spiral into drug addiction. Evidence also exists that the trial court considered Childers’s
past criminal record including a prior shoplifting case. The record further indicates that
the trial court referred to the discovery materials which included additional misdemeanor
convictions for driving under suspension, no driver license, failure to control, tag/sticker
Lawrence App. No. 17CA5 13
violation, two seat belt violations, improper left turn, as well as a miscellaneous case—all
spanning from 2003 through 2014.
{¶ 28} Moreover, when reviewing the full record on remand, it appears that the
trial court considered the seriousness of the offenses and the impact of the offenses on the
victims. The State had explained on the record the details of each count; and evidence
exists that the trial court considered the discovery materials, which included the incident
report, investigative narrative, restitution forms, and the handwritten statement of one of
the victims.
{¶ 29} The trial court specifically stated in its re-sentencing entry the following:
[I]t came to light that Mrs. Hall is somewhat elderly and that her adult son,
John Hall, had caught the Defendant, Derek Childers, in the act of
burglarizing Mrs. Hall’s home. A chase and a scuffle took place between
Mr. Hall and the Defendant. The Court would also note that victims
routinely describe the burglarizing of their private homes to be a most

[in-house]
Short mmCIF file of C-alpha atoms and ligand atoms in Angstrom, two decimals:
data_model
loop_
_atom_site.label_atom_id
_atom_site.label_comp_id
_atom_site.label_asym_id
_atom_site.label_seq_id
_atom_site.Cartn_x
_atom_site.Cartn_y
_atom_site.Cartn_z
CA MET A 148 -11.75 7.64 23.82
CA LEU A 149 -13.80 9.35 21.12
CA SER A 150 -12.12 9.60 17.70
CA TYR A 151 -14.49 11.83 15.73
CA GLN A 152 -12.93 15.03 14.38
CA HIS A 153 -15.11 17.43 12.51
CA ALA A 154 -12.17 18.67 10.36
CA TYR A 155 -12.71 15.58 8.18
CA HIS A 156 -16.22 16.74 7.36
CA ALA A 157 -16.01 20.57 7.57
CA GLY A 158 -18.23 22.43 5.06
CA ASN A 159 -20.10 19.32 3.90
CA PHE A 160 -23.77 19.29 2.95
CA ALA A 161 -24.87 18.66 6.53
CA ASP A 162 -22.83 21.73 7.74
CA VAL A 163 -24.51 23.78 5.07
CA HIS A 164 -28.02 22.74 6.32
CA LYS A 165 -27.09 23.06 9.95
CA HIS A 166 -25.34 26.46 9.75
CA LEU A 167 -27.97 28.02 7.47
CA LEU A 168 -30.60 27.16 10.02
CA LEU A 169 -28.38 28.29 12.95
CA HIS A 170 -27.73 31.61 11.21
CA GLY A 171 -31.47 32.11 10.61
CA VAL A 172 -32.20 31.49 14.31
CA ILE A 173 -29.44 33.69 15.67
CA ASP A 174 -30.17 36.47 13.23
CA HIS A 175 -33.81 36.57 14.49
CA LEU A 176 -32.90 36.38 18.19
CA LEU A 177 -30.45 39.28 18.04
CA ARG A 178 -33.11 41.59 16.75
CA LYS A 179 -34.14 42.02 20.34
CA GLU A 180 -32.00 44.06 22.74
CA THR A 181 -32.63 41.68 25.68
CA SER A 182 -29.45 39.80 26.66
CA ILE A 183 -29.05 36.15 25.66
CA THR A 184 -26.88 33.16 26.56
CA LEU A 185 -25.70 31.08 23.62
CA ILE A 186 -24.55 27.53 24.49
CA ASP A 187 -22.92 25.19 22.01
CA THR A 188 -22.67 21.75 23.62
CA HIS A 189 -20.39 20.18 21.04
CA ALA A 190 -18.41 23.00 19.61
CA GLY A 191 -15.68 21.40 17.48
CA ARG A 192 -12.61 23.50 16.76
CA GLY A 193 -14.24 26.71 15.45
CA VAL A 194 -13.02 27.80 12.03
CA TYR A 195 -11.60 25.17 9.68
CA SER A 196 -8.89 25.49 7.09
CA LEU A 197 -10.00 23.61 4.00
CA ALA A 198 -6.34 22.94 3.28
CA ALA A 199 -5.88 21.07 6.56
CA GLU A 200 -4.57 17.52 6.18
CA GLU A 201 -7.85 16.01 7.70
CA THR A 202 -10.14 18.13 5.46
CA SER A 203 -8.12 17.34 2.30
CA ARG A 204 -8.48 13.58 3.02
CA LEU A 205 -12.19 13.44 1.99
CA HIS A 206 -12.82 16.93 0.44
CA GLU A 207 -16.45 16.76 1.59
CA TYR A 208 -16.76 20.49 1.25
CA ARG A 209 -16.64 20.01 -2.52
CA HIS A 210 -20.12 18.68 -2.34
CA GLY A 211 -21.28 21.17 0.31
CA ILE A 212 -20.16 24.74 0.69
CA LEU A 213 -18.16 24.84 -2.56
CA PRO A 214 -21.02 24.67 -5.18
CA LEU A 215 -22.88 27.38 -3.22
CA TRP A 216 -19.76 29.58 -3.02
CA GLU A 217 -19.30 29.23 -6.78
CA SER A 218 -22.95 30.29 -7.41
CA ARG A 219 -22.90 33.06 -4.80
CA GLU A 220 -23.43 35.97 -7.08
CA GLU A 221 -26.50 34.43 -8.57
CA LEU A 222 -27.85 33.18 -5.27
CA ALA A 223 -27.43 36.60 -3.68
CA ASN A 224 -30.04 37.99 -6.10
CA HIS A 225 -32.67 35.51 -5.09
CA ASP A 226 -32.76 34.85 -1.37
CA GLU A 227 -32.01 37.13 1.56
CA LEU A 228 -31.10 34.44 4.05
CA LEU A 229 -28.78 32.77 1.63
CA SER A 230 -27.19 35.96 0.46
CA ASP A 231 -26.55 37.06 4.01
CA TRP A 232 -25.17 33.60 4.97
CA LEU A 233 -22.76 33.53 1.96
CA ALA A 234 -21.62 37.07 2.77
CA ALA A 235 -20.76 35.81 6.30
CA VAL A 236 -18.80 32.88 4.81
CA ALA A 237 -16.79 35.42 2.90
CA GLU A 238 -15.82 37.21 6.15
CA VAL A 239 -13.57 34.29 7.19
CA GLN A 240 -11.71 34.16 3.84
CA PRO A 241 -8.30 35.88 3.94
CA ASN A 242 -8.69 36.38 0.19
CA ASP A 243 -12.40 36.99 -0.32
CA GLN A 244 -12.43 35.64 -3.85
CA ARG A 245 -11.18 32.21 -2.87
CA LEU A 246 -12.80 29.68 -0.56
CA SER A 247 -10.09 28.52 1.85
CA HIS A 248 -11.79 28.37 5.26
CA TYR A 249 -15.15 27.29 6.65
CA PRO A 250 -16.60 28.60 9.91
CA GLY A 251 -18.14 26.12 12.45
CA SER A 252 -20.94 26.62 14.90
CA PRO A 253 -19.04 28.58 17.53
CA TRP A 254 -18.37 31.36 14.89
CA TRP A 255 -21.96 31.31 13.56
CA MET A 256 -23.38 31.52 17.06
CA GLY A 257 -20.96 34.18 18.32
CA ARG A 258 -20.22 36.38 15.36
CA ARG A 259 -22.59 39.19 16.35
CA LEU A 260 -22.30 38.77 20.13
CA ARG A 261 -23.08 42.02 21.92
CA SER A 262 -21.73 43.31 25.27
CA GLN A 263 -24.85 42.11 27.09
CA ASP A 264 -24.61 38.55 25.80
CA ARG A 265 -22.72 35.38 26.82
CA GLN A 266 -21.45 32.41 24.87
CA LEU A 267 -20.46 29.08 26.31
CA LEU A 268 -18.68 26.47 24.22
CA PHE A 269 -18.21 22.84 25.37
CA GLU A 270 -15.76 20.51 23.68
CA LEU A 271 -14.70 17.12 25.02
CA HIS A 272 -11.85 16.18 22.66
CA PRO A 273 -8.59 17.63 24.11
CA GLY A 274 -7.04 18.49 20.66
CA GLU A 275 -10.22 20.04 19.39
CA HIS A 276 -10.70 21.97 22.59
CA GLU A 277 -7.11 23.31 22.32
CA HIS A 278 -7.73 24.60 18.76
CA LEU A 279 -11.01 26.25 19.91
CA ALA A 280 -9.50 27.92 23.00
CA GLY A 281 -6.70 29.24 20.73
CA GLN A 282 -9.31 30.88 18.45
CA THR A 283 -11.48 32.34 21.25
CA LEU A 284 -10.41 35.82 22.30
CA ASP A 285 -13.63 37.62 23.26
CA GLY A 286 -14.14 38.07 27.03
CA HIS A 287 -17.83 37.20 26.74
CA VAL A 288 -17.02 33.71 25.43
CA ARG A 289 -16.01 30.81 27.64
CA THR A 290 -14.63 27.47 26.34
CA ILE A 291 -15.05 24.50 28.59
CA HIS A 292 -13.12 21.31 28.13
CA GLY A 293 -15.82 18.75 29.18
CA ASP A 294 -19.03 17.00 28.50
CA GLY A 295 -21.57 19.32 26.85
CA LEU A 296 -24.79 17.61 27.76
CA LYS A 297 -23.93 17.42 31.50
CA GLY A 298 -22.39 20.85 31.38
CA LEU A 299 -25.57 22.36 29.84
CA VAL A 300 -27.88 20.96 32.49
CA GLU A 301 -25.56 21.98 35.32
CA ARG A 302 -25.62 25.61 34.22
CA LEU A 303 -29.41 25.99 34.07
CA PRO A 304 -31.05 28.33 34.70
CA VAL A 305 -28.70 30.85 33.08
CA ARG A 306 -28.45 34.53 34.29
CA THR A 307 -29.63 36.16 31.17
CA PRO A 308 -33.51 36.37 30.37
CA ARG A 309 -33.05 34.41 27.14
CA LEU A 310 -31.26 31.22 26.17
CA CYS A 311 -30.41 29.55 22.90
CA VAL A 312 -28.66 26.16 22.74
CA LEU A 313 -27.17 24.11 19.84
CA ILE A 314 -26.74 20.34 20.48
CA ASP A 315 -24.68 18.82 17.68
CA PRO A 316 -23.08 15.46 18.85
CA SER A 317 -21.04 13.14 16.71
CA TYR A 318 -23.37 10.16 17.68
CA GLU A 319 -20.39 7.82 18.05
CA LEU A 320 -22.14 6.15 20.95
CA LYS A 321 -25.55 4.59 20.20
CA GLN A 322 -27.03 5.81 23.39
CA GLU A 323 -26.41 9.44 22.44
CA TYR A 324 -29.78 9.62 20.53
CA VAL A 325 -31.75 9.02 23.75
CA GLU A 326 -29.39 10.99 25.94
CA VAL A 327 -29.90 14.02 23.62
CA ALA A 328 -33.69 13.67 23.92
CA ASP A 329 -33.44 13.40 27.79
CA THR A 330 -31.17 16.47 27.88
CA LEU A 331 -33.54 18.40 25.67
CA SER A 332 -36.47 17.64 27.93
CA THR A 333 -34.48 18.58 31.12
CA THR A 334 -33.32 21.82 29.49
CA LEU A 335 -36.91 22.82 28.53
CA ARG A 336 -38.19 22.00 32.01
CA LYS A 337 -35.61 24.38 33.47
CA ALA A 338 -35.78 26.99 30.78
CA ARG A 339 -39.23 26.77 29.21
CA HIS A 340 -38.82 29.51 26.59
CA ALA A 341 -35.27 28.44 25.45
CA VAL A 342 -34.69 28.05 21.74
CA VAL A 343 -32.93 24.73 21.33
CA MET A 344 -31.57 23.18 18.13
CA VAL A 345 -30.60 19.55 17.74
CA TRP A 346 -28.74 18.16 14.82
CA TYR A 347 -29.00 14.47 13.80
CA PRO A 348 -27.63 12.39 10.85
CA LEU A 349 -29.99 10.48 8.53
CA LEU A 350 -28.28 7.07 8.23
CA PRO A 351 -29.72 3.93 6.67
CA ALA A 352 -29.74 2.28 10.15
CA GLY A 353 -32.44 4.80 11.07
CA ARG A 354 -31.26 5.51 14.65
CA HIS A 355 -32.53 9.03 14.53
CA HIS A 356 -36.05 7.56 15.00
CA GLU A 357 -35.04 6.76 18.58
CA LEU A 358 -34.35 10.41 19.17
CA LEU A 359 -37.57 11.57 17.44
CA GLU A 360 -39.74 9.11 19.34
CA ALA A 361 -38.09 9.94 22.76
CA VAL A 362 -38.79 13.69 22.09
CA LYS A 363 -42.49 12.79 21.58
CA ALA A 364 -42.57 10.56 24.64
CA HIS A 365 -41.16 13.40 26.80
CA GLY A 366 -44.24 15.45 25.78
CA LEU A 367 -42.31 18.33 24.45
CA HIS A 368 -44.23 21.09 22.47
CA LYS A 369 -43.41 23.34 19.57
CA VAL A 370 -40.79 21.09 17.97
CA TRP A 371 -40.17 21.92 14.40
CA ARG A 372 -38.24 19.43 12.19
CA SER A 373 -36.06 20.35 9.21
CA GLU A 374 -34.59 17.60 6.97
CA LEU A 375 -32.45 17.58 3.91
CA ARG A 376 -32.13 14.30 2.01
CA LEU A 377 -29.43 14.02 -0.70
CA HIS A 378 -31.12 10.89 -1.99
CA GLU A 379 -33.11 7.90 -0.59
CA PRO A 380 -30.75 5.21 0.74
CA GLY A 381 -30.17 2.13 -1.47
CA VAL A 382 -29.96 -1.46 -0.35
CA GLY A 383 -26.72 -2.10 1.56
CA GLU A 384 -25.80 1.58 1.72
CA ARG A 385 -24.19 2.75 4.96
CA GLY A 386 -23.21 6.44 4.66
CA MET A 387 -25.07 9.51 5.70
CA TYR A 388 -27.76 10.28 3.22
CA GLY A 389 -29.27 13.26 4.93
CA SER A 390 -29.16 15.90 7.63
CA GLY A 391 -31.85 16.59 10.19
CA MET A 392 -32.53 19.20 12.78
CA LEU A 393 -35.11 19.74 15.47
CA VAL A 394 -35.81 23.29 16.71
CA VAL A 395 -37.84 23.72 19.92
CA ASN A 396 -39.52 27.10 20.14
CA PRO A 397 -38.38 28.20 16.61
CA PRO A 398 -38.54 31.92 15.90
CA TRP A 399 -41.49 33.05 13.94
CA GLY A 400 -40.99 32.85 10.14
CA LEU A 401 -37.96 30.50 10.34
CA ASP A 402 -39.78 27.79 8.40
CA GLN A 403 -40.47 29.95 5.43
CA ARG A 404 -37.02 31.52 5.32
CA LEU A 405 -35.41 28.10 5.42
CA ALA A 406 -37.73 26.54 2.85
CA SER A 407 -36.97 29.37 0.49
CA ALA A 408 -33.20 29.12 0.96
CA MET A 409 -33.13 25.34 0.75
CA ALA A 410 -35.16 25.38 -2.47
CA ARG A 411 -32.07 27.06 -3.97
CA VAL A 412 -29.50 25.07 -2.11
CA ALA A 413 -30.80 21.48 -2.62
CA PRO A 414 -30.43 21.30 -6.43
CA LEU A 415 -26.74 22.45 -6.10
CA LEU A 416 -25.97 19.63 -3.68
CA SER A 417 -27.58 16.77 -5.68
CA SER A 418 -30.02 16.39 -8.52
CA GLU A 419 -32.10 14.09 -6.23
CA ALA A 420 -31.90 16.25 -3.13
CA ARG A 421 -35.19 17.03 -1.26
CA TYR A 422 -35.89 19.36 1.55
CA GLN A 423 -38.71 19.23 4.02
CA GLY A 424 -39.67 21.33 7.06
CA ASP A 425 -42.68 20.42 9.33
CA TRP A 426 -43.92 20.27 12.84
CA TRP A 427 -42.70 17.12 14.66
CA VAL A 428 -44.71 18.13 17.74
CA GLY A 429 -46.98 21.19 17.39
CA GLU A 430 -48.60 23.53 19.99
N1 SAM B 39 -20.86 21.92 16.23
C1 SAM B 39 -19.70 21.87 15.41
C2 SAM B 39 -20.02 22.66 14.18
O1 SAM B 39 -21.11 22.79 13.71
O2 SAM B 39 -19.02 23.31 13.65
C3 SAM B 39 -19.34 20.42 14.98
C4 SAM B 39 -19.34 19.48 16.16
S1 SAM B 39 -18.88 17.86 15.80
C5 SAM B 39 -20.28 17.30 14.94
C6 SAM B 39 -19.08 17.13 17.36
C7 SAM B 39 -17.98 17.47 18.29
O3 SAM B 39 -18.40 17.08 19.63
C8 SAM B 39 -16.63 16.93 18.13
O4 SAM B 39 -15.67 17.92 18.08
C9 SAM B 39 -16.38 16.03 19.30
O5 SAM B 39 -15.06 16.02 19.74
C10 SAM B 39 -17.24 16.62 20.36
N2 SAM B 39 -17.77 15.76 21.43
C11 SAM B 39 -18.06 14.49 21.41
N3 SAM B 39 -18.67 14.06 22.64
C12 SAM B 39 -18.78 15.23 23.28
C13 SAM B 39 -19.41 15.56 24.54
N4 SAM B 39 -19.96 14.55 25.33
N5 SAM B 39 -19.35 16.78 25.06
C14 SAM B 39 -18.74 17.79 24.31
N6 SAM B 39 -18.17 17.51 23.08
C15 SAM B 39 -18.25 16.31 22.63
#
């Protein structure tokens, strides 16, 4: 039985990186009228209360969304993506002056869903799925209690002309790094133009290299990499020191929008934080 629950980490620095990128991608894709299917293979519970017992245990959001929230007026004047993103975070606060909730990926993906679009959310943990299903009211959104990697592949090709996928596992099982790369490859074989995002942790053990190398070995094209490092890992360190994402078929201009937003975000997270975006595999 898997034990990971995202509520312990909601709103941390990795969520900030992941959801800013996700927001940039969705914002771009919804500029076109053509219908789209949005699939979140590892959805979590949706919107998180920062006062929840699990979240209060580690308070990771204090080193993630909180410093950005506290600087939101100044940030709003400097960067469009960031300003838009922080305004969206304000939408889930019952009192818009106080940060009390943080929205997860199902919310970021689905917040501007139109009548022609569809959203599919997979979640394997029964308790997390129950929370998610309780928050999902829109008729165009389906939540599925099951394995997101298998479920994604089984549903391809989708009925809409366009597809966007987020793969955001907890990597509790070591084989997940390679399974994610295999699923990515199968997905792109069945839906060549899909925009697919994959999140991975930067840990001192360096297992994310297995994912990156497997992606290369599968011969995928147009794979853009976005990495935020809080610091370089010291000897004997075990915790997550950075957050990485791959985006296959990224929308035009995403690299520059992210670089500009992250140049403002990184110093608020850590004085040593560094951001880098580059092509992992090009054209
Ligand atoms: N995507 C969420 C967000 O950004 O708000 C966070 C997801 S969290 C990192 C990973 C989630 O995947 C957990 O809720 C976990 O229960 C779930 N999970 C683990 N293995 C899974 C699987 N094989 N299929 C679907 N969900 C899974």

frightening experience and one that leaves them with fear and doubt about
continuing to live in those structures. The Court is also mindful of the fact
that the Defendant pled guilty to Counts Three, Four, Five and Six, which
dealt with breaking and entering of four unoccupied structures as well.
{¶ 30} The trial court also explicitly stated in the re-sentencing entry that
it had available to it the discovery provided in the case. This discovery
demonstrated, inter alia, that Childers had entered William Walters’s residence
and had stolen a firearm, ammunition, a computer, jewelry and some tools.
Childers admitted to trading the firearm to a drug dealer for heroin.
Lawrence App. No. 17CA5 14
{¶ 31} After remand, the trial court did not just re-impose the original
sentence. The original sentence was an aggregate term of 16 years and total
restitution of $2,570. After the re-sentencing hearing, reviewing the discovery,
hearing arguments of counsels and pretrial discussions, the trial court imposed an
aggregate sentence of 14 years. The total restitution amount changed from $2,570
to $11,660.